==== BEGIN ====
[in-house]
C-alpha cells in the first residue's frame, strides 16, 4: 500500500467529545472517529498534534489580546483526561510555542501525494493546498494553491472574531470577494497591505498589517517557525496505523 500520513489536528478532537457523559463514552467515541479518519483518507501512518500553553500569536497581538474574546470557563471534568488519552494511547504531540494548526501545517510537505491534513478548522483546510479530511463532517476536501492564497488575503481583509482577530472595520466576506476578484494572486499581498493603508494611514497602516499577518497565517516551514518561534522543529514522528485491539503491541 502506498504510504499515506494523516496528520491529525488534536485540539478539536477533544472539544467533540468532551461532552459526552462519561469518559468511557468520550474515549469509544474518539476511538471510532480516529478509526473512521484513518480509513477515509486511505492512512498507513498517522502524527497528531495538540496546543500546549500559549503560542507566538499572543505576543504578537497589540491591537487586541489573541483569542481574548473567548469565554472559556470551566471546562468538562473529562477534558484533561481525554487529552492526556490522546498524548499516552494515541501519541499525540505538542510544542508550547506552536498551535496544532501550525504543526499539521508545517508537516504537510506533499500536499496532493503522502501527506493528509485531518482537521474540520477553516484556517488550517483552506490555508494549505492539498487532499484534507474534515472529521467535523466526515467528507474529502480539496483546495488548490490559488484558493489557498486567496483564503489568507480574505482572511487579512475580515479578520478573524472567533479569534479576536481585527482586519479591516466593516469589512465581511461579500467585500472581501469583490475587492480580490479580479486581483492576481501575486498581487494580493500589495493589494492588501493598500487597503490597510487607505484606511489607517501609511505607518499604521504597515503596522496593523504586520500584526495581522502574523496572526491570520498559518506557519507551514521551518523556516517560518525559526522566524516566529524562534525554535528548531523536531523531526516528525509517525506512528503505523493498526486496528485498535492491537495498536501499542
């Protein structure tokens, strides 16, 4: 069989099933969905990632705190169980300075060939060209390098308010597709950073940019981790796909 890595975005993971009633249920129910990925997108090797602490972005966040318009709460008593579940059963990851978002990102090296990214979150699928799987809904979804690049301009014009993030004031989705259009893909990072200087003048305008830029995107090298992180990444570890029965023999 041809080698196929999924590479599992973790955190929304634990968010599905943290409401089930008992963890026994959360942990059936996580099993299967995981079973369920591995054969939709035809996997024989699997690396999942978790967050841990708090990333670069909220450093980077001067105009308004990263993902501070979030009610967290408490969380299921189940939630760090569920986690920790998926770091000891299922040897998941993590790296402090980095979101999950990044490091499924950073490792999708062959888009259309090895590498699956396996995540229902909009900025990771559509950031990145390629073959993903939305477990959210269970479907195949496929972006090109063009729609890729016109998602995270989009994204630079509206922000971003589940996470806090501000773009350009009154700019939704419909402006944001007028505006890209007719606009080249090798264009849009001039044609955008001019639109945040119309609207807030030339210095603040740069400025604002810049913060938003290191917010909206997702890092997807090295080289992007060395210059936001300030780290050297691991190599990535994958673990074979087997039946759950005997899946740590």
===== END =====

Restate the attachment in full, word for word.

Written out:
[in-house]
C-alpha cells in the first residue's frame, strides 16, 4: 500500500467529545472517529498534534489580546483526561510555542501525494493546498494553491472574531470577494497591505498589517517557525496505523 500520513489536528478532537457523559463514552467515541479518519483518507501512518500553553500569536497581538474574546470557563471534568488519552494511547504531540494548526501545517510537505491534513478548522483546510479530511463532517476536501492564497488575503481583509482577530472595520466576506476578484494572486499581498493603508494611514497602516499577518497565517516551514518561534522543529514522528485491539503491541 502506498504510504499515506494523516496528520491529525488534536485540539478539536477533544472539544467533540468532551461532552459526552462519561469518559468511557468520550474515549469509544474518539476511538471510532480516529478509526473512521484513518480509513477515509486511505492512512498507513498517522502524527497528531495538540496546543500546549500559549503560542507566538499572543505576543504578537497589540491591537487586541489573541483569542481574548473567548469565554472559556470551566471546562468538562473529562477534558484533561481525554487529552492526556490522546498524548499516552494515541501519541499525540505538542510544542508550547506552536498551535496544532501550525504543526499539521508545517508537516504537510506533499500536499496532493503522502501527506493528509485531518482537521474540520477553516484556517488550517483552506490555508494549505492539498487532499484534507474534515472529521467535523466526515467528507474529502480539496483546495488548490490559488484558493489557498486567496483564503489568507480574505482572511487579512475580515479578520478573524472567533479569534479576536481585527482586519479591516466593516469589512465581511461579500467585500472581501469583490475587492480580490479580479486581483492576481501575486498581487494580493500589495493589494492588501493598500487597503490597510487607505484606511489607517501609511505607518499604521504597515503596522496593523504586520500584526495581522502574523496572526491570520498559518506557519507551514521551518523556516517560518525559526522566524516566529524562534525554535528548531523536531523531526516528525509517525506512528503505523493498526486496528485498535492491537495498536501499542
């Protein structure tokens, strides 16, 4: 069989099933969905990632705190169980300075060939060209390098308010597709950073940019981790796909 890595975005993971009633249920129910990925997108090797602490972005966040318009709460008593579940059963990851978002990102090296990214979150699928799987809904979804690049301009014009993030004031989705259009893909990072200087003048305008830029995107090298992180990444570890029965023999 041809080698196929999924590479599992973790955190929304634990968010599905943290409401089930008992963890026994959360942990059936996580099993299967995981079973369920591995054969939709035809996997024989699997690396999942978790967050841990708090990333670069909220450093980077001067105009308004990263993902501070979030009610967290408490969380299921189940939630760090569920986690920790998926770091000891299922040897998941993590790296402090980095979101999950990044490091499924950073490792999708062959888009259309090895590498699956396996995540229902909009900025990771559509950031990145390629073959993903939305477990959210269970479907195949496929972006090109063009729609890729016109998602995270989009994204630079509206922000971003589940996470806090501000773009350009009154700019939704419909402006944001007028505006890209007719606009080249090798264009849009001039044609955008001019639109945040119309609207807030030339210095603040740069400025604002810049913060938003290191917010909206997702890092997807090295080289992007060395210059936001300030780290050297691991190599990535994958673990074979087997039946759950005997899946740590």